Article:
Over my Christmas holiday I decided to read Gregory Rosston and Scott Wallsten’s report: The Broadband Stimulus: A Rural Boondoggle and Missed Opportunity. I had been warned that it wasn’t the most rural-friendly document out there. I remember Wallsten’s presentation to the original Minnesota Ultra High Speed Broadband Task Force in 2008. There he declared that there was no broadband crisis. That while compared internationally, the US wasn’t the best in broadband, we weren’t the worst either. And we had plenty of time to develop good policies. His big issues then were lack of good data and an emphasis on cost-benefit analysis on any proposal. His “inconvenient recommendations” included the following:
- Remove entry barriers
- Make more spectrum available
- Streamline rights of way
- If you want to increase broadband adoption
- Focus more on low-income people than rural areas
- If you want to increase broadband investment
- Do not subsidize all new investment
- Consider innovative approaches, such as West Virginia’s reverse auction
After reading the latest report, I can say that Wallsten remains consistent. The report starts with three assertions…
In this paper, we focus on three problems with the rural subsidy programs managed by NTIA. First, there is little economic rationale for subsidizing rural areas. Second, even recognizing that political realities might trump economic rationale and cause the political desire to subsidize rural areas, NTIA’s mechanism for selecting projects appears to have been largely incoherent. Third, the short-term infrastructure grants and loans could well lead to pressure for long-term operating subsidies from the Federal Communications Commission (“FCC”).
I’m going to start with the middle problem – because I can best understand that complaint. The stimulus awards often seemed capricious. The process was muddled and lacked transparency and that I think led to questions about how the awards were made. At one point states were asked to weigh in on proposals – some did some didn’t. And the NTIA and RUS didn’t always seem in synch with states. The path to success was unclear and that led to frustrations for applicants and likely applicants. Then as you may recall the stimulus funds were awarded before the National Broadband Plan was published, which didn’t help. I remember it felt like providers and proponents were asked to row – but not given a direction. So I can see some of the points that Rosston and Wallsten make. Ironically, the NTIA was looking for “shovel-ready” projects but they weren’t very shove-ready themselves.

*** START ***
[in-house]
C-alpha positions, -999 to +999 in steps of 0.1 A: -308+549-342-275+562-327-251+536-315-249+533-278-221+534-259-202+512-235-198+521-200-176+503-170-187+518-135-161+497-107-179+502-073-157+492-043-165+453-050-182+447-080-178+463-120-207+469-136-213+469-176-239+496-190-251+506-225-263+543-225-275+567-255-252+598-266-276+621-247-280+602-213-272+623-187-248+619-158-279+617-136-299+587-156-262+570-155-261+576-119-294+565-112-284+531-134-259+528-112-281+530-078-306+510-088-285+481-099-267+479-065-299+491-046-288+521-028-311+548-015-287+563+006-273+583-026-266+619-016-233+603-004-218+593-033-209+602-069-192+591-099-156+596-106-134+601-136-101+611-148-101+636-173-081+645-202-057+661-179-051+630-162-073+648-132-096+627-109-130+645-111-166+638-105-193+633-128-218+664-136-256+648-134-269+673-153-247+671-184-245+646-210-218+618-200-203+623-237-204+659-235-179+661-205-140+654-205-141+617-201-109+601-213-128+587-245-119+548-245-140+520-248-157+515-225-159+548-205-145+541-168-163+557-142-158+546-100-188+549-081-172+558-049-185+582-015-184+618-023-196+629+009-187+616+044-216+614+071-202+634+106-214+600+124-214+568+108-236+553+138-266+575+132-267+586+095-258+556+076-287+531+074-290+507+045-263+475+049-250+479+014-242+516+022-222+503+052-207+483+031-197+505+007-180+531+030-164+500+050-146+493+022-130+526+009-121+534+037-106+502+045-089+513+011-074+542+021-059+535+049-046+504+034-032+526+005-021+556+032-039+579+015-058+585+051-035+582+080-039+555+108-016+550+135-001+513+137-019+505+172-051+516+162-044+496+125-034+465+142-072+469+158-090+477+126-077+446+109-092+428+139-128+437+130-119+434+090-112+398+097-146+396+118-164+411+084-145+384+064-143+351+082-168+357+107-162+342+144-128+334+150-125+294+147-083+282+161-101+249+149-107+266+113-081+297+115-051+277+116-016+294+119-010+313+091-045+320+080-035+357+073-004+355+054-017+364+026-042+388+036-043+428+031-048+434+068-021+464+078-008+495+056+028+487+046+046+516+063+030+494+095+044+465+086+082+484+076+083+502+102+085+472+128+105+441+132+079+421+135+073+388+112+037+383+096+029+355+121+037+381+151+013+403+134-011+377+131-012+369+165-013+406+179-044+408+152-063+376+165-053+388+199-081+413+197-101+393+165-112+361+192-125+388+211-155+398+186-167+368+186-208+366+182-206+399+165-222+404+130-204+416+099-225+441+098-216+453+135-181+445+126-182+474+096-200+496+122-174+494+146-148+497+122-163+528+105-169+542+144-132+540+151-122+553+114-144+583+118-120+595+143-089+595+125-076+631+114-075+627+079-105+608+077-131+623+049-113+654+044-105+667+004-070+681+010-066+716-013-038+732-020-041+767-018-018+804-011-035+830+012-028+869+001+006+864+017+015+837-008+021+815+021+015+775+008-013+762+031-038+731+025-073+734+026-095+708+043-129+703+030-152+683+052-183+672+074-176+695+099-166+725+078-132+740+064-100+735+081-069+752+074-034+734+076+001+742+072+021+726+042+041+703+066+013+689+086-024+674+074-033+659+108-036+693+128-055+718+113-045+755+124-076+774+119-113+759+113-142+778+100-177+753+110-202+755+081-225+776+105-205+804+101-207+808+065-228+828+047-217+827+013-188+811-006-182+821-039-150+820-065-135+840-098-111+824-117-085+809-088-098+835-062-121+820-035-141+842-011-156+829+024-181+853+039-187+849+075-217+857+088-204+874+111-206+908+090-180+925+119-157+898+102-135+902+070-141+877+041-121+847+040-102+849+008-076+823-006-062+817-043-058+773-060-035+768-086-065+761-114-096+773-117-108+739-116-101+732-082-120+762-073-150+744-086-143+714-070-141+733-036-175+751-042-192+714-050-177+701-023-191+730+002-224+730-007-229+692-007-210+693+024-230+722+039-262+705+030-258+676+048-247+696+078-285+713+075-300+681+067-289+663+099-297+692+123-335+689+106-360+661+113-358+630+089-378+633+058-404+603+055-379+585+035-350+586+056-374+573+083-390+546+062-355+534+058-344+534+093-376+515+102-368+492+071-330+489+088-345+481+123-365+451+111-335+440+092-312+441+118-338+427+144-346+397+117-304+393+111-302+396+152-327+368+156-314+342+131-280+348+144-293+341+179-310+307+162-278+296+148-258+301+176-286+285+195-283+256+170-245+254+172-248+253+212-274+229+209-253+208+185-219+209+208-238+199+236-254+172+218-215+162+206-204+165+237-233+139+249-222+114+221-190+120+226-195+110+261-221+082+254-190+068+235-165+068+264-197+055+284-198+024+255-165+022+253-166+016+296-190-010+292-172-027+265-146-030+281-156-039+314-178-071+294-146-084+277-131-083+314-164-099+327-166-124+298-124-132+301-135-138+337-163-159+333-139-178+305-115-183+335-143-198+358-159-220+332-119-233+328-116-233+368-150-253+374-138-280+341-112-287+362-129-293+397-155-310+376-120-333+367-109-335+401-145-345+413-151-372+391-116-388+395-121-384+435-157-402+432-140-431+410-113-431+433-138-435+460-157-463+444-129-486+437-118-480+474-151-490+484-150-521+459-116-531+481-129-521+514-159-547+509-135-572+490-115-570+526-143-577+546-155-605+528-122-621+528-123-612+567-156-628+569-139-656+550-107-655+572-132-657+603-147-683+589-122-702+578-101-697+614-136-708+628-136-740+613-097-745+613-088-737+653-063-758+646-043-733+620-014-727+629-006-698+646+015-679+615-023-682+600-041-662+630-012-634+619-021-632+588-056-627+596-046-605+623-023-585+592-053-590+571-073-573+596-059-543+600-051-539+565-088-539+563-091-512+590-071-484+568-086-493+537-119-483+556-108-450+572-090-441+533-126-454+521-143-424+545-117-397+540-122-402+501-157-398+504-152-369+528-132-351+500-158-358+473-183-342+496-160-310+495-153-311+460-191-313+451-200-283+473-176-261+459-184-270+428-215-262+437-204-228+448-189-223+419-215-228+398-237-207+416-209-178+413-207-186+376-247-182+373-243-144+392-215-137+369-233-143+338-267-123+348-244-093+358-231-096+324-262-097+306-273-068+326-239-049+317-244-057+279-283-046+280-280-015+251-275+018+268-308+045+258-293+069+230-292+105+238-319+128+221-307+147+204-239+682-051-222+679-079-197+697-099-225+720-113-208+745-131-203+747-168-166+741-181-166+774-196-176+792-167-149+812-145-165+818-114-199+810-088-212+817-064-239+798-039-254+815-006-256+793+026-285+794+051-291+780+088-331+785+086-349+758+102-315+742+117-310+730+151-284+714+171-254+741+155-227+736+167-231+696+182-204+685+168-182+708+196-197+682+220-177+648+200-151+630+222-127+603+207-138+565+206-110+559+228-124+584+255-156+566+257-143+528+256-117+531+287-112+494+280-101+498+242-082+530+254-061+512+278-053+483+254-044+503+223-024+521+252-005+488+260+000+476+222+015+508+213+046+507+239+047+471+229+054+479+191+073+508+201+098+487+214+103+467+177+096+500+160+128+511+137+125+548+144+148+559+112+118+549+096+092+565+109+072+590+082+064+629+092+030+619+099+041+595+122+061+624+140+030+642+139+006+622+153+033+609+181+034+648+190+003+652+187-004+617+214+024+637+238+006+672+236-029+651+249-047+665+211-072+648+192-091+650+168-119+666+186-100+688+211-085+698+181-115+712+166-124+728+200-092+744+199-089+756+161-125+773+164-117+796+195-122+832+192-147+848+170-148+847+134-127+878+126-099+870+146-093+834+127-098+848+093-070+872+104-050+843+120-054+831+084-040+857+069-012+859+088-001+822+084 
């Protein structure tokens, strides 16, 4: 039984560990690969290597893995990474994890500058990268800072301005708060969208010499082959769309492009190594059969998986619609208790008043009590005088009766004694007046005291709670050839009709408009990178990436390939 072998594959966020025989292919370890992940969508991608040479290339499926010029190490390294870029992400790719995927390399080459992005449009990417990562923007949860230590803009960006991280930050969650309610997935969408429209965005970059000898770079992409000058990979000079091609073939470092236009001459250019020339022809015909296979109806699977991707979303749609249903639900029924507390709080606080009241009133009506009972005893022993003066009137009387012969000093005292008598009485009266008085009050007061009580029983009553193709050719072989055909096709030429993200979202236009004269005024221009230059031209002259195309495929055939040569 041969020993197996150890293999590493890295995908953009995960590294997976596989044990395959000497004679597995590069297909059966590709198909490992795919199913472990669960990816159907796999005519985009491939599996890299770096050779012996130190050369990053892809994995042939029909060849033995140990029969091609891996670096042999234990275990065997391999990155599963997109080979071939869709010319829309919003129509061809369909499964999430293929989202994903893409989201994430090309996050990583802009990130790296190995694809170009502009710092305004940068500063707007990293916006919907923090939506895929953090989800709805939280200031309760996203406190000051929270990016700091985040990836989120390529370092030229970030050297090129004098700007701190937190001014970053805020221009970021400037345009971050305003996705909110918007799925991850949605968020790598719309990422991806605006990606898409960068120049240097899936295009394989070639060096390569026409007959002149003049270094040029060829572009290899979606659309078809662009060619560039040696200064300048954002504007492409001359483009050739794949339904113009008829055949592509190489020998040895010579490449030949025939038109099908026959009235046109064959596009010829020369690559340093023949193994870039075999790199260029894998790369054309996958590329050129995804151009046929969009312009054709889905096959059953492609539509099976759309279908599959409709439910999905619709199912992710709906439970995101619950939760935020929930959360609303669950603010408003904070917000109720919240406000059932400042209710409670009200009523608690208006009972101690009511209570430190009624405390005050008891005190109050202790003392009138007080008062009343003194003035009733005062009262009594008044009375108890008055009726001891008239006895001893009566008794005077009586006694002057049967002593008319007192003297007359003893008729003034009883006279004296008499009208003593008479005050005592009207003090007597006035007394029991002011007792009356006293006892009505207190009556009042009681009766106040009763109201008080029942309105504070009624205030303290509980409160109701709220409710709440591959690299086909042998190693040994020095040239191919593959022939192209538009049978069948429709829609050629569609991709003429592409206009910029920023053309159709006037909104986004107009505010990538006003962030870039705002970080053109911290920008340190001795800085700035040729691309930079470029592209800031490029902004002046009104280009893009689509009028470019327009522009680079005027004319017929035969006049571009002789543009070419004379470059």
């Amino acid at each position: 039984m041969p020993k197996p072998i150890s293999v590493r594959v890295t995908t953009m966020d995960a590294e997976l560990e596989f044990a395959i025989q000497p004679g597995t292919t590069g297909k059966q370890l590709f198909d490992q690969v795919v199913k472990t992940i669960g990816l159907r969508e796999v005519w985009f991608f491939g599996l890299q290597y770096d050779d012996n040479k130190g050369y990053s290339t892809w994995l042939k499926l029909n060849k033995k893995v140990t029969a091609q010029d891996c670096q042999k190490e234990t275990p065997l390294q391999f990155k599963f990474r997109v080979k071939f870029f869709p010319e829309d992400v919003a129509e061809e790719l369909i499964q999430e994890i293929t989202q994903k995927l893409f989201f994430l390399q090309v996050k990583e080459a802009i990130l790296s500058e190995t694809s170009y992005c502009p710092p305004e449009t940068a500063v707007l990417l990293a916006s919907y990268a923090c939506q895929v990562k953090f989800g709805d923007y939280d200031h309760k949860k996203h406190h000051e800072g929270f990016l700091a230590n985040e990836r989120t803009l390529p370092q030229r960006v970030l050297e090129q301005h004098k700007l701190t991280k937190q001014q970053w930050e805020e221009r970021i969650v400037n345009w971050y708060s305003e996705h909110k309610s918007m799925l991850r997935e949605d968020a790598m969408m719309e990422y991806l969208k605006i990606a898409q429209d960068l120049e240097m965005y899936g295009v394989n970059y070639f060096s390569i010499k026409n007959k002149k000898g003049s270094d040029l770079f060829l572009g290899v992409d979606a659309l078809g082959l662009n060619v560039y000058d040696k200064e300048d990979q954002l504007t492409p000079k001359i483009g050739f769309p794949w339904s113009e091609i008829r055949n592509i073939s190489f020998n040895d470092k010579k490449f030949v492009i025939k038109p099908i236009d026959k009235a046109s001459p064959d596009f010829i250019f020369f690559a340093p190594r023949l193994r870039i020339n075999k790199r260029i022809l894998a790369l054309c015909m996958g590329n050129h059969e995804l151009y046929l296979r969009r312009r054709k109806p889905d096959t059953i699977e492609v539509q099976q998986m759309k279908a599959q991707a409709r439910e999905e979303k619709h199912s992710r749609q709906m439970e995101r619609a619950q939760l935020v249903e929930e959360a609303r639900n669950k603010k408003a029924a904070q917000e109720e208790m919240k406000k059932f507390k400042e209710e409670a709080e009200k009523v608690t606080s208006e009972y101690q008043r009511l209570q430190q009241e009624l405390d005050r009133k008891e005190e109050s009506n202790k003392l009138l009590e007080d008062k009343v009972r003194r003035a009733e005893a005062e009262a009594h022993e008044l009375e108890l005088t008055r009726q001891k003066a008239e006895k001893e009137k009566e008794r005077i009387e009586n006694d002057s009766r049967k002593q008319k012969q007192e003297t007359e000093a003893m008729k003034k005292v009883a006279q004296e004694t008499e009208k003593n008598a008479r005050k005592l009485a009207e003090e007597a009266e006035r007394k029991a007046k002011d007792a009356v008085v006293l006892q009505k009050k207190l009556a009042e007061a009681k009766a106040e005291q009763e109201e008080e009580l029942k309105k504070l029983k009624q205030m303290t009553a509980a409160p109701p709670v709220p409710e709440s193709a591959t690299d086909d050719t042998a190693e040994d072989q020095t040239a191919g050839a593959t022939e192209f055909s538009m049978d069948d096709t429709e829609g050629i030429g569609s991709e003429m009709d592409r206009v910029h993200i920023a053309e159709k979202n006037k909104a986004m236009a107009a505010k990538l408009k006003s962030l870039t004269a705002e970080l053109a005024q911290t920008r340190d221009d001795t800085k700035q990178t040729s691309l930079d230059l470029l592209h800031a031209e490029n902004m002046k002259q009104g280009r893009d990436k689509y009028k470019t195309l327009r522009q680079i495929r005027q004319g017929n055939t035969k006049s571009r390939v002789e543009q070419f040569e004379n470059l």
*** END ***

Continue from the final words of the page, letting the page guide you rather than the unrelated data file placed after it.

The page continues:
I’m not is such agreement with their other points…
First – the idea that there is little economic rationale for subsidizing rural areas. A 2011 Minnesota Rural Partners report demonstrated that an investment in rural areas (at least Minnesota) reaps returns in both rural and urban areas. For example (from the report)…
If rural Minnesota’s manufacturing cluster experiences a 6 percent growth in output ($1 billion), the urban area picks up 16 percent of all the jobs gained and 38 percent of all additional output.
And as Jane Leonard from MN Rural Partners points out – the investment goes beyond economic…
There are three essential elements for life 1) food, 2) water and 3) energy. Cities are reliant on their urban counterparts for these elements. We need to be good stewards of these elements to safeguard our future; we ignore them at our own peril. Part of good stewardship is ensuring that rural areas have the infrastructure they need to thrive.